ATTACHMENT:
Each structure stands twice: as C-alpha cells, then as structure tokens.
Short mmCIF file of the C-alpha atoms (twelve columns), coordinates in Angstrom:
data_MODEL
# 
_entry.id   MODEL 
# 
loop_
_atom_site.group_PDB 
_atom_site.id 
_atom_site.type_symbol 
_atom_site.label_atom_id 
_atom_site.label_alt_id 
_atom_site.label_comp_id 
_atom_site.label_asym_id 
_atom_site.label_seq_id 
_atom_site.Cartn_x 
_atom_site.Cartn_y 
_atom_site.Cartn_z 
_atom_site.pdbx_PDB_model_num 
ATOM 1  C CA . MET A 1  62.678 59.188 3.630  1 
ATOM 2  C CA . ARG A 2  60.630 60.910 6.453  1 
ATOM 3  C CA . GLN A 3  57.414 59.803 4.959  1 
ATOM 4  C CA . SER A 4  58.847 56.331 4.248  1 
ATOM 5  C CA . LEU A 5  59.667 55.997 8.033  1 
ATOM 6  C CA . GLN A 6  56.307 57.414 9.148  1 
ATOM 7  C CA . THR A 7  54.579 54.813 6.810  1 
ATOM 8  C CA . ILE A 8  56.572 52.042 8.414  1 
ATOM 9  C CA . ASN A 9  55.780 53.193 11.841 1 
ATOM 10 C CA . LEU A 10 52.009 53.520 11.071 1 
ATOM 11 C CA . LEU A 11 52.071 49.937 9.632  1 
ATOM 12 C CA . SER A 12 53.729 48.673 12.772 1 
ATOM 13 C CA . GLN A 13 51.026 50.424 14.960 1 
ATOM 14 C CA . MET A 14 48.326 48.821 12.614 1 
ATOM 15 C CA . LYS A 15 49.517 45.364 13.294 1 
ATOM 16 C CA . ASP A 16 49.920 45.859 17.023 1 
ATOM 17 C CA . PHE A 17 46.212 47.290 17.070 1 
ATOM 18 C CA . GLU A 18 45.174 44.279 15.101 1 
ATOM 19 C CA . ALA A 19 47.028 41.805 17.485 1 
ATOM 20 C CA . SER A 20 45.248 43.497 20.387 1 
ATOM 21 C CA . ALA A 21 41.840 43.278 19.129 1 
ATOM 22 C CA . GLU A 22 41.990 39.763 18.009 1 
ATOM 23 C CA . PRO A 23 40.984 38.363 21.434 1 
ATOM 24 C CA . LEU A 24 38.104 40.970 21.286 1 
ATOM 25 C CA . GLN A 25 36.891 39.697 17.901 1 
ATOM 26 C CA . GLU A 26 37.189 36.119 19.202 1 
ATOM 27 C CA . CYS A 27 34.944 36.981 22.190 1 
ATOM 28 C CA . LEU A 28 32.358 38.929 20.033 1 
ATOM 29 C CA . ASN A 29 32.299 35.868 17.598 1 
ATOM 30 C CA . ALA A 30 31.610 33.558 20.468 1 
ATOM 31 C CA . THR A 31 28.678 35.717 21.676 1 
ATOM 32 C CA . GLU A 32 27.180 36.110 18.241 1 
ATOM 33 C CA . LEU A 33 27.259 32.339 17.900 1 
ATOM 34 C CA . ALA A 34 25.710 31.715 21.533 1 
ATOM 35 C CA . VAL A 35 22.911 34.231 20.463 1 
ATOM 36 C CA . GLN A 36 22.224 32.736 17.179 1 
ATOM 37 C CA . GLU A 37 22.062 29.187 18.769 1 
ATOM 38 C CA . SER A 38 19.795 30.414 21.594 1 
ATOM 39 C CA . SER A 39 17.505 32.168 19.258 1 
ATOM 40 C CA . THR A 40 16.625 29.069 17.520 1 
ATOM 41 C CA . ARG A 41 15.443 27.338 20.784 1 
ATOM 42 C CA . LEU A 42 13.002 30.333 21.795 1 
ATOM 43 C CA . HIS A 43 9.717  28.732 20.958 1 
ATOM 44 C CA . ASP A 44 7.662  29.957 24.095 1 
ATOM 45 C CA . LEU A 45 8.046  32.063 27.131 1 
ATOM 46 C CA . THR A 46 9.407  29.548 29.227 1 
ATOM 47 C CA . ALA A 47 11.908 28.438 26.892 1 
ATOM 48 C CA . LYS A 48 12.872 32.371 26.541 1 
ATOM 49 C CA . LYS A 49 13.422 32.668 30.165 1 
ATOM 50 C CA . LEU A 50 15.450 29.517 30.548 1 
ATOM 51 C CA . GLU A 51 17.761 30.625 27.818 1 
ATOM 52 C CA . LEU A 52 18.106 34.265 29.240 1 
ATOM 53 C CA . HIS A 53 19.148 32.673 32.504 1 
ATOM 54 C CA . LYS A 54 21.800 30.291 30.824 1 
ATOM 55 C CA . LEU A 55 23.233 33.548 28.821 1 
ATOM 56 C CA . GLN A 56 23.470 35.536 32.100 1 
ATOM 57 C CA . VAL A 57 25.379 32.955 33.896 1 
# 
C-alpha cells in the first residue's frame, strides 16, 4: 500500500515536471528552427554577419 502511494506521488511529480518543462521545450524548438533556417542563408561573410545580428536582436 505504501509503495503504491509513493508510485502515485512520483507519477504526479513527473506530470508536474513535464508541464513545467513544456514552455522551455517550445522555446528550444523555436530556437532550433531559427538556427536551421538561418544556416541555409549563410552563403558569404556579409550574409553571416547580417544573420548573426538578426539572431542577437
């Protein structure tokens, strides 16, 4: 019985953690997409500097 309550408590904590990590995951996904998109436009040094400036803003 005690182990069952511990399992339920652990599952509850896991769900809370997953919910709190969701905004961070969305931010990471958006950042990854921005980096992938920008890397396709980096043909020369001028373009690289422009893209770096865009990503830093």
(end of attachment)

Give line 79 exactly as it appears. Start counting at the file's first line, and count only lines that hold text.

């Protein structure tokens, strides 16, 4: 019985953690997409500097 309550408590904590990590995951996904998109436009040094400036803003 005690182990069952511990399992339920652990599952509850896991769900809370997953919910709190969701905004961070969305931010990471958006950042990854921005980096992938920008890397396709980096043909020369001028373009690289422009893209770096865009990503830093």